Computer Science is all about the languages and the algorithms: how to make the computer count, how to make it sort, how to normalize data, etc. Software engineering is about the whys of design principles and design patterns. It's about testability, quality, readability, maintainability. It's about development methodologies. Almost anyone can write a sequential list of instructions, but unless they understand modularity, complexity, coupling, cohesion, they will not produce effectively maintainable code. They still think that because they passed a coding class that they're a coder, so they produce a crappy pile of hard-coded inappropriate dependencies, and then build more stuff that depends on the badly designed stuff, and then they wonder why programming sucks.

If we taught every child in the "Intro to Coding" class using Test Driven Development, we'd be teaching them to be the very first consumers of the code they write, and they'd quickly feel the consequences of making their own poor choices. They'd learn to course correct early, instead of struggling like so many of the questioners asking about homework problems on Stack Overflow. Instead of waiting to teach TDD as an advanced graduate level course, we'd have a lot more people who "get it". Or we'd quickly weed out the people who are incapable of ever getting it. Either way, everyone would be better off than we are.

Comment: Re:IoT (Score 1) 191

A heartbeat can theoretically be traced, at least to the last RF transmitter in the chain. If that's WiFi, it's a few hundred meters at most. If it's typical home automation, it's 20 meters or so. So, if the Evil Midnight Bomber is being watched, the messages originating from him could be noticed. It's definitely not the stealthiest of options.

Yes, a transmitter putting out a watt or two would lead to the needle in the haystack scenario, but the bad guys aren't doing that yet.

Comment: Re:Tin foil hat time (Score 3, Insightful) 142

by plover (#49397193) Attached to: TrueCrypt Audit: No NSA Backdoors

Yes, the NSA has been accused of colluding with RSA to promote the Dual_EC_DRBG random number generator as a standard, despite claims that it contained a backdoor. https://en.wikipedia.org/wiki/... . The NSA has also been accused of interfering with standards that would enable ubiquitous effective encryption for popular communications tools, such as phones and email, resulting in the current hodgepodge of patchwork. Sure, you may use TLS to send and retrieve your email to and from your ISP, but the data is unencrypted in their servers, and is vulnerable to interception there. Your cell calls may be encrypted, but Chris Paget demonstrated at DEFCON how easy that is to defeat, using his almost legal homemade version of a Harris Stingray. And the encryption algorithms used by cell phones only protect the data flying over the airwaves, not on the cellular wired infrastructure which is already required to be vulnerable by CALEA.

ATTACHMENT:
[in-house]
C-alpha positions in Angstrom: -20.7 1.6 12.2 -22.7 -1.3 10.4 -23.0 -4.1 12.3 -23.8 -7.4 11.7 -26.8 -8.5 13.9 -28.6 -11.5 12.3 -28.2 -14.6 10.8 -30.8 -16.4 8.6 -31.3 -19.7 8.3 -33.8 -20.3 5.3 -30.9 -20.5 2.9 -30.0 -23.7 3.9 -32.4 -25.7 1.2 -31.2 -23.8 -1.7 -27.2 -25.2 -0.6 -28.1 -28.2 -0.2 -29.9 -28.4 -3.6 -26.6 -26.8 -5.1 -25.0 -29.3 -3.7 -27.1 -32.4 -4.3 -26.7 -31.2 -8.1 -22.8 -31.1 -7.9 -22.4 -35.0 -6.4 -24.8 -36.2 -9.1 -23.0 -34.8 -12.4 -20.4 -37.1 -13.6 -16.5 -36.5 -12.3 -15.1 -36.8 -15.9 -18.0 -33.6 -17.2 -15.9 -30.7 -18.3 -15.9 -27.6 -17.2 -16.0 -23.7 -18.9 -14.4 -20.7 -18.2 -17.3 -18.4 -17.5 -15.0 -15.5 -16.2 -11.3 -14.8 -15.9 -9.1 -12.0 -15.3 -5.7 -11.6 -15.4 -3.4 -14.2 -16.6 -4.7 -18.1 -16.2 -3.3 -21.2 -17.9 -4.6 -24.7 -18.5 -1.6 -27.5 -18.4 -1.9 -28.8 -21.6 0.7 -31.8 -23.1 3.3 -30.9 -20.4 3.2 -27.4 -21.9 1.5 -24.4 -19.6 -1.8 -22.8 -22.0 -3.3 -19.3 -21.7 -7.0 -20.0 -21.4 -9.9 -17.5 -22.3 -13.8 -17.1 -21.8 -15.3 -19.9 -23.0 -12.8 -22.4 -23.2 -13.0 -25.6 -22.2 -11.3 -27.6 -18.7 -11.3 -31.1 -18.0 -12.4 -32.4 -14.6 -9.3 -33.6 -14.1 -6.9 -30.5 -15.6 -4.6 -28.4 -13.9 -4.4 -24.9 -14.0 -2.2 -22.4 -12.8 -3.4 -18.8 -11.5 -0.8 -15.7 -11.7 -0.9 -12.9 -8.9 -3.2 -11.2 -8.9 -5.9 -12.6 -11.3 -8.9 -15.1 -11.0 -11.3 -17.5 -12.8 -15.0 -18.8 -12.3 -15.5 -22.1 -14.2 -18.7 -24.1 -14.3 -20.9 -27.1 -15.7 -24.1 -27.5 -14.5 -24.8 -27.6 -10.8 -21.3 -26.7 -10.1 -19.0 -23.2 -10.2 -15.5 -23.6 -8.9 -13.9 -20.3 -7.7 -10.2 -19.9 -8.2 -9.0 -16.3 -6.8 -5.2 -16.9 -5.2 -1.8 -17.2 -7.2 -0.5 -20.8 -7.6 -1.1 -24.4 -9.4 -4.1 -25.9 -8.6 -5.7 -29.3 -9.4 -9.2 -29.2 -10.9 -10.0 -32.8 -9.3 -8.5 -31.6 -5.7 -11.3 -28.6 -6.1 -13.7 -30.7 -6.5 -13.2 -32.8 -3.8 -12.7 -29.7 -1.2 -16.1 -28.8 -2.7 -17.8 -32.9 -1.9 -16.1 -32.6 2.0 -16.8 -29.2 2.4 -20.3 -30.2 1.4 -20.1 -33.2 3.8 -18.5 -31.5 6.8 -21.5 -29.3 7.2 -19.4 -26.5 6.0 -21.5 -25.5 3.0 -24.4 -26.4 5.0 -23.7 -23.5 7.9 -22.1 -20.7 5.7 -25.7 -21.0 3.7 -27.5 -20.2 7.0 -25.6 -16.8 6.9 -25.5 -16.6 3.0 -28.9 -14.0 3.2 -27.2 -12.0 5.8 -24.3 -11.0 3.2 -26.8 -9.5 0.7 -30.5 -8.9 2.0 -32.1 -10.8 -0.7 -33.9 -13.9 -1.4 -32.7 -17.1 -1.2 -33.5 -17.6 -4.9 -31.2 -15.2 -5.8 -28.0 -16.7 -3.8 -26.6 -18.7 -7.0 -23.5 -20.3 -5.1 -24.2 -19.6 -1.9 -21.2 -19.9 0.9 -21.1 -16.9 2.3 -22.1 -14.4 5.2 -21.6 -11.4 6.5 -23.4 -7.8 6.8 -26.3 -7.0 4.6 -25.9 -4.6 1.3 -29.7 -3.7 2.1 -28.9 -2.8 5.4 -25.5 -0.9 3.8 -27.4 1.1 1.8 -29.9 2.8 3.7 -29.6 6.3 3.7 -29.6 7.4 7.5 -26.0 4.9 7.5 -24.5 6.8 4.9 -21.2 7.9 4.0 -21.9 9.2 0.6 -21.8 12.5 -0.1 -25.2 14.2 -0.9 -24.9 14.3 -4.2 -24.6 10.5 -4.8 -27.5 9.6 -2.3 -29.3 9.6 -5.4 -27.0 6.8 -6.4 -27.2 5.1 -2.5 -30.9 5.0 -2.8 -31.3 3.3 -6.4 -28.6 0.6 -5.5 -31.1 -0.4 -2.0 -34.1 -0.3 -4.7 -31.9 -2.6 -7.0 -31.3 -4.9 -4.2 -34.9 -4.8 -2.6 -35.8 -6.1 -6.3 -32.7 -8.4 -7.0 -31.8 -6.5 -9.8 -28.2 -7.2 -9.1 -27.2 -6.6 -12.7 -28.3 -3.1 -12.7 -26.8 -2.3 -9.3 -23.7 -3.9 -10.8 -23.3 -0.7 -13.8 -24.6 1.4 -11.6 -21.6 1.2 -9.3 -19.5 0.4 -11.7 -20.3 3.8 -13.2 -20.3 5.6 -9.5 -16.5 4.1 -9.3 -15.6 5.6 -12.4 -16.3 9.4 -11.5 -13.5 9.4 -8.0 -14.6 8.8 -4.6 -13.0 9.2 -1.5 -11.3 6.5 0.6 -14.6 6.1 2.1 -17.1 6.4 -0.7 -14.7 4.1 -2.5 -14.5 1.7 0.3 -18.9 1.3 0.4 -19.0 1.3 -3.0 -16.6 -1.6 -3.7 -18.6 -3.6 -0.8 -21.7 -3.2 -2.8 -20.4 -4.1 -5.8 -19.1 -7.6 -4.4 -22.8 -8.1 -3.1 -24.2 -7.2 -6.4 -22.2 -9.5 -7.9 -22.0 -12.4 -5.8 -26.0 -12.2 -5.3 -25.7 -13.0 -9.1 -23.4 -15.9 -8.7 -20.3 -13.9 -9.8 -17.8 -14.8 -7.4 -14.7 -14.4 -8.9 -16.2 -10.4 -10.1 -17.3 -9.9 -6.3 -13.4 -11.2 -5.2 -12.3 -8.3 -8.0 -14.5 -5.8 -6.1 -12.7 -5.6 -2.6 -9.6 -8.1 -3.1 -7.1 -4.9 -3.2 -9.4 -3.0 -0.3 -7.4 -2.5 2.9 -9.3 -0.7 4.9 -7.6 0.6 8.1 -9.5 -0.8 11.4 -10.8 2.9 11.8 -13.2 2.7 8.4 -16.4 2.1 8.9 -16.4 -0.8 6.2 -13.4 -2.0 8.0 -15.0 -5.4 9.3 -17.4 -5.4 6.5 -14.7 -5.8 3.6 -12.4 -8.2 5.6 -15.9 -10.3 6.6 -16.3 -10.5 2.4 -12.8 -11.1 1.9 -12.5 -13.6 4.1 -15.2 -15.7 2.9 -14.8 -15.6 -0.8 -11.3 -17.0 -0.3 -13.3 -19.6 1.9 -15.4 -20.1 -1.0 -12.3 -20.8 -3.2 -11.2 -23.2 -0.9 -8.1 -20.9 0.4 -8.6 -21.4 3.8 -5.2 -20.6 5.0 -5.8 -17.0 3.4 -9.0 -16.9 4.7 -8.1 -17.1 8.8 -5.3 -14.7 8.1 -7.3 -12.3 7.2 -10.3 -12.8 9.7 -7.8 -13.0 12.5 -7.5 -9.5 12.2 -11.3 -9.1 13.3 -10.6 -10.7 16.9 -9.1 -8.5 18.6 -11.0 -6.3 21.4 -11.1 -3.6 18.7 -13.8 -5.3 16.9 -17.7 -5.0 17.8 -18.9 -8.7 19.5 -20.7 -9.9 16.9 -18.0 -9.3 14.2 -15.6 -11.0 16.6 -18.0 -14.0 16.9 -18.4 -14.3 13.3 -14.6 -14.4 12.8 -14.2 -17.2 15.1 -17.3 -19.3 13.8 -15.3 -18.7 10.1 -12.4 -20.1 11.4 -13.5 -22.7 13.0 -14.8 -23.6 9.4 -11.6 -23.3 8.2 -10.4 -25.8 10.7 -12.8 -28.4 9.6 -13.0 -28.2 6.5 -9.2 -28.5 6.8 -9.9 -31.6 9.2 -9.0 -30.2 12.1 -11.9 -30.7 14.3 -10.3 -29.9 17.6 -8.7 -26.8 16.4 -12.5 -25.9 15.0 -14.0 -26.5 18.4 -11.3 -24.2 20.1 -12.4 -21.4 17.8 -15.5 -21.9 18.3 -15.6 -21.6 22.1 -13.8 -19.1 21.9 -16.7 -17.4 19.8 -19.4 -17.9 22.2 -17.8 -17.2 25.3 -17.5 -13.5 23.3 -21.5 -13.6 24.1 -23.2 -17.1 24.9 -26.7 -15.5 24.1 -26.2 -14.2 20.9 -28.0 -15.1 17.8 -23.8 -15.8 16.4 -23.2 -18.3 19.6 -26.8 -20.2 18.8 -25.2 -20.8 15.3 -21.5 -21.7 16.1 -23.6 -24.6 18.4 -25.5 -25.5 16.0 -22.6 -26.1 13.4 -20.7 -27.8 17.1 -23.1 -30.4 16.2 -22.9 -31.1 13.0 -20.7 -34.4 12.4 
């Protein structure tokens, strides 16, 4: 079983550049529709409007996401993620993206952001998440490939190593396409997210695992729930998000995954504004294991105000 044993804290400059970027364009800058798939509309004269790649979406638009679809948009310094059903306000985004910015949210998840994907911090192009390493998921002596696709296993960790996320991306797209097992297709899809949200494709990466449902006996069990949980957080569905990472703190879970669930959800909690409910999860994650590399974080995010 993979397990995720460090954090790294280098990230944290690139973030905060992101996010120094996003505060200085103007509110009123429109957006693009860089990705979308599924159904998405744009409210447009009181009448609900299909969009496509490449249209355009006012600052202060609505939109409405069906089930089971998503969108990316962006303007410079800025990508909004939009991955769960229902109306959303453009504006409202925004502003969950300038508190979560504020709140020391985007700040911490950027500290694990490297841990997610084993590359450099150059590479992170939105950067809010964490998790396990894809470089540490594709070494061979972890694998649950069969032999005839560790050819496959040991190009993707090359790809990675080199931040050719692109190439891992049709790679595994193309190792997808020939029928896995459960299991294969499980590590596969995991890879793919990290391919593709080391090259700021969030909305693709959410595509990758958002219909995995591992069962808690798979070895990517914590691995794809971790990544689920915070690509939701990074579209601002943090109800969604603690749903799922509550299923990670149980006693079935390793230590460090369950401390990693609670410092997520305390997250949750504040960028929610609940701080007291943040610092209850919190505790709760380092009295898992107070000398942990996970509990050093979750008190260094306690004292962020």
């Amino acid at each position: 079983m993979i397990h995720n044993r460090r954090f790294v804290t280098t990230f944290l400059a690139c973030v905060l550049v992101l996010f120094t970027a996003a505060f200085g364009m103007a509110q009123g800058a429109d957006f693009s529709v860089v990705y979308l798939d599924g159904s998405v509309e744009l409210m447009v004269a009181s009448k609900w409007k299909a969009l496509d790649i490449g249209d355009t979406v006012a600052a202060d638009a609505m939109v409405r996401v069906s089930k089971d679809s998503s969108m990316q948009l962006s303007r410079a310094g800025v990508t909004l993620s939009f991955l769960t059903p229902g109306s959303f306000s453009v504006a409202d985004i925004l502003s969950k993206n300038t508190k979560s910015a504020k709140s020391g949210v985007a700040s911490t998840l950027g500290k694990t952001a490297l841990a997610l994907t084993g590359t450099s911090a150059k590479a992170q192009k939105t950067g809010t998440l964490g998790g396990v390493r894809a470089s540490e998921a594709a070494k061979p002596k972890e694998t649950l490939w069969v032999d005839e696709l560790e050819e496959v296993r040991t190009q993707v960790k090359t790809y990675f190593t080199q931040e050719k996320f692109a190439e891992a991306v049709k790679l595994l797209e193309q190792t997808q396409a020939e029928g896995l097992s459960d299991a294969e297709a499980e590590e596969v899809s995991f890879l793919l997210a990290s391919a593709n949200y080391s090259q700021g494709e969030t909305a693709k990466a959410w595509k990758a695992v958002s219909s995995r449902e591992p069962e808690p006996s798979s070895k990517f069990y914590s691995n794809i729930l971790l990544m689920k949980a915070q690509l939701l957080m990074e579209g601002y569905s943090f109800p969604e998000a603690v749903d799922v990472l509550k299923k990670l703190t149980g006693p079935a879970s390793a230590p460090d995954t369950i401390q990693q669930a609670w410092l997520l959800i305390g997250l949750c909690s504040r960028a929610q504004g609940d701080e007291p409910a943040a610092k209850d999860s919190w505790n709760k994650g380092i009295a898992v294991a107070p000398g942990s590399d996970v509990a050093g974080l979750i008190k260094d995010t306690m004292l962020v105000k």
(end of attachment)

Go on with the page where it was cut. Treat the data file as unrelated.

However, the existence of one backdoor in one algorithm does not prove or disprove the existence of backdoors in other algorithms. Most exploitable weaknesses we do know about come from either protocol flaws or implementation errors, and these auditors found evidence of neither.

Comment: Re:More details (Score 2) 128

According to the article in Nature at http://www.nature.com/news/exo... , it only improves normal walking speed on level ground.

Which is too bad. My sister in law's right side was mostly paralyzed by a stroke. She shuffles around, swinging her body weight on her good leg, and is quite the effort. I was hoping this could help her, but given her gait it's unlikely.

"If truth is beauty, how come no one has their hair done in the library?" -- Lily Tomlin